POEM: Information Age Ailment

Screaming streams of information
pelt all corners of the mind.
Neurons are constantly
flickering with flinches. 

Meanwhile, the body 
whispers its secrets
in the hushed tones
of a prayer uttered 
during a shootout. 

POEM: A World of Loathing

a cat abhors a vacuum
vacuums abhor tangled hair
tangled hair abhors a hairbrush
hairbrushes abhor Victorian Spanking Fetishists
Victorian Spanking Fetishists abhor Victorian prudism
prudism abhors immodesty
immodesty abhors modesty
modesty abhors whores
whores abhor cheapskates
cheapskates abhor expenses
expenses abhor ledgers
ledgers abhor ink pens
ink pens abhor writers
writers abhor synonyms
synonyms abhor antonyms
antonyms abhor continuums
and so on...

it's true that Eddie Rabbitt
loves a rainy night,
but who loves Eddie Rabbitt?

[the Coalition for 
Names with Double-Letters,
that's who!] 

POEM: Hypnagogic Voices

I hear voices --
a cold burble of voices --

too dim and distant
to extract meaning,

too inexplicable not
to inject a rationale,

or a slate of reasons:
-the impulse 
toward void filling

minds despise quiet,
filling it with 
puzzling prattle,
and making any 
hash of sound
into cryptic natter,

until sleep descends

POEM: The Mind of Urban Cattle

What's a city
through the eyes
of a mid-city cow?

Growing up on a farm,
I can't say I ever questioned
how a cow perceived 
the pasture --
vast tracts of 
green, green grass
seemed like a natural habitat,
though I recognize 
that a philosophical cow 
might see nothing natural 
in its circumstance, either way.

What of the fast moving vehicles?
the horns?
the best grass fenced off?
the rush of humanity?
the bright, white lights?
the stink of human life?

Can they tune it all out
as well as they seem to?

Zen mind / cow mind?

I wonder?

POEM: A Leak in the Sunny Side

Rounding through the pass,
I crossed from the cold
to the sunny side.

But while I transited
from the damp & mossy
to the dry grass
side of the mountain,
I carried the cold with me.

The ubiquitous sun 
would not warm me,
but rather I seemed
to suck the warmth 
out of the world --
as if I were a portal,
and the light landing
upon my skin was shunted
to some parallel universe.

I was the world's window
left open with the heater on,
and the temperature
differential pulled a steady
breeze in my direction,
to who knows where?

POEM: Knee-Jerk Speciesism

Photo Source: Ken-ichi Ueda – 
https://www.inaturalist.org/photos/121 [via Wikipedia]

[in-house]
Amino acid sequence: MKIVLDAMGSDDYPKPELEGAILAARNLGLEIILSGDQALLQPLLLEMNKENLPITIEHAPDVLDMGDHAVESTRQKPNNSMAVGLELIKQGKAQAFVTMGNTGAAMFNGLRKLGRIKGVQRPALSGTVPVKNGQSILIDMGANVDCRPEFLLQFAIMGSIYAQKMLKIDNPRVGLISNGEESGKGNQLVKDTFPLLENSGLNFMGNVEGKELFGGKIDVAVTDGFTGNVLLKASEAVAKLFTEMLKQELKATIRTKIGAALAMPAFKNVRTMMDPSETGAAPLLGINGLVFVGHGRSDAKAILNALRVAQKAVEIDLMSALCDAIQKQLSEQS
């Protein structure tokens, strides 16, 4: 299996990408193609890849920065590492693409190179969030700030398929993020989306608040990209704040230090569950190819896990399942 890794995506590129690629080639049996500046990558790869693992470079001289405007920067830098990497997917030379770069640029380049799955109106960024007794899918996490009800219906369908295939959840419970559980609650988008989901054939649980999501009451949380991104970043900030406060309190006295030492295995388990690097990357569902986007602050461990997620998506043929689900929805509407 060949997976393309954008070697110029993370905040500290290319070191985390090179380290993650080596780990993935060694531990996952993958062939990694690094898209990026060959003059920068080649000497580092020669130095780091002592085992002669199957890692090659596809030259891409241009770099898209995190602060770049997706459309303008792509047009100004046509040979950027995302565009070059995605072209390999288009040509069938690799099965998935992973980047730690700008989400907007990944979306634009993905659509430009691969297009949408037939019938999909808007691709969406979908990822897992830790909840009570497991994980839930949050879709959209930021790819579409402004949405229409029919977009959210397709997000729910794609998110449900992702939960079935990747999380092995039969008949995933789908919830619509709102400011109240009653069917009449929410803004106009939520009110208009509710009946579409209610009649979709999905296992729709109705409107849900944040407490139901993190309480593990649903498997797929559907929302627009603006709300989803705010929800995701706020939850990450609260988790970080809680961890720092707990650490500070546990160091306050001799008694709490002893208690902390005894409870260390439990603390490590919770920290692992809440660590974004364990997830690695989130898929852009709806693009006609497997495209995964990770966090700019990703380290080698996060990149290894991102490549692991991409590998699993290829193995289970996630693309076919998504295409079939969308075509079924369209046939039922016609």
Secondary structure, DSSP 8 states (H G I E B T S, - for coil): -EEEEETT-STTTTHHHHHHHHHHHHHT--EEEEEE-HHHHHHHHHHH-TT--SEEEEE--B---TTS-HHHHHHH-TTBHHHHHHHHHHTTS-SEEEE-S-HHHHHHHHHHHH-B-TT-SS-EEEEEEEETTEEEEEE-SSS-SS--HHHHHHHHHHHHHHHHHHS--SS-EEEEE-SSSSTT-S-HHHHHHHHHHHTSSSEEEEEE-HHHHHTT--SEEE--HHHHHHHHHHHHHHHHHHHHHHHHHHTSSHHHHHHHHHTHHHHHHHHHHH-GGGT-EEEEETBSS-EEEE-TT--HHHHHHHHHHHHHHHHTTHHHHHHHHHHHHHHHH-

I glimpsed the red hourglass,
vibrating in a stone wall --
a Black Widow spider,
bouncing on a thin web
spun within the void
of an absent rock --
that gap forming the
 spider's recessed hide.

And instead of being happy
that the spider 
had found a fine shelter,
I worried that a child would
stick a careless mitt 
deep into that wall hole,
and be bitten on the hand.

In retrospect,
this seems so unfair 
to the spider.

POEM: The Power of That Which Bumps in the Night

The last lamp out
dips the room into darkness
[sudden darkness]
and in the nothingness,
before vague shapes form,
a clunking sound triggers the
stab of an adrenaline spike
into ones chest --
mainlined frisson, or fright:

the heart thumps,
the chest cinches,
the stomach lurches,
breath is sipped spastically,
and an involuntary noise escapes 
from some unnamed place within.

The power of strange and startling 
thuds and whumps 
has fueled many a storybook, 
but though the mystery
is rarely solved,
we get over it soon enough. 

POEM: Lighthouse Keeper

The lonely lighthouse keeper,
peering through a deep-set but narrow window
at waves smashing onto the rocky shore,
spouting upwards in a fanned geyser.

So much depends 
upon his maintenance of momentum,

but the better things go,
the more dreadfully boring is life,

and when things go poorly,
there are russian roulette
odds of tragedy.

Like life on a mountain,
but when someone crashes 
into the mountainside,
the mountain-man
is an unlikely participant
in the tragedy.  

POEM: Starlight

I shambled out to watch 
the fine-fired light
of some bright but distant star.

The message in that moment
was old news -- 
more than ancient
less than relevant,
yet it was
the only news
on offer. 

If one traced
that line of light
back towards its source,
one might find
the source no longer existed,
its last instant
recorded in the caboose passage
of light as it whizzed past. 

POEM: Cloud Life

i watch the drifting clouds
and my mind synchs to their speed
and i wonder whether i'm the cloud
or the cloud is me
and i know that i'm not moving
and yet i feel i am
and i know that i'm not weightless
and yet i feel i am
and i know i can't live aimlessly
and yet i feel i can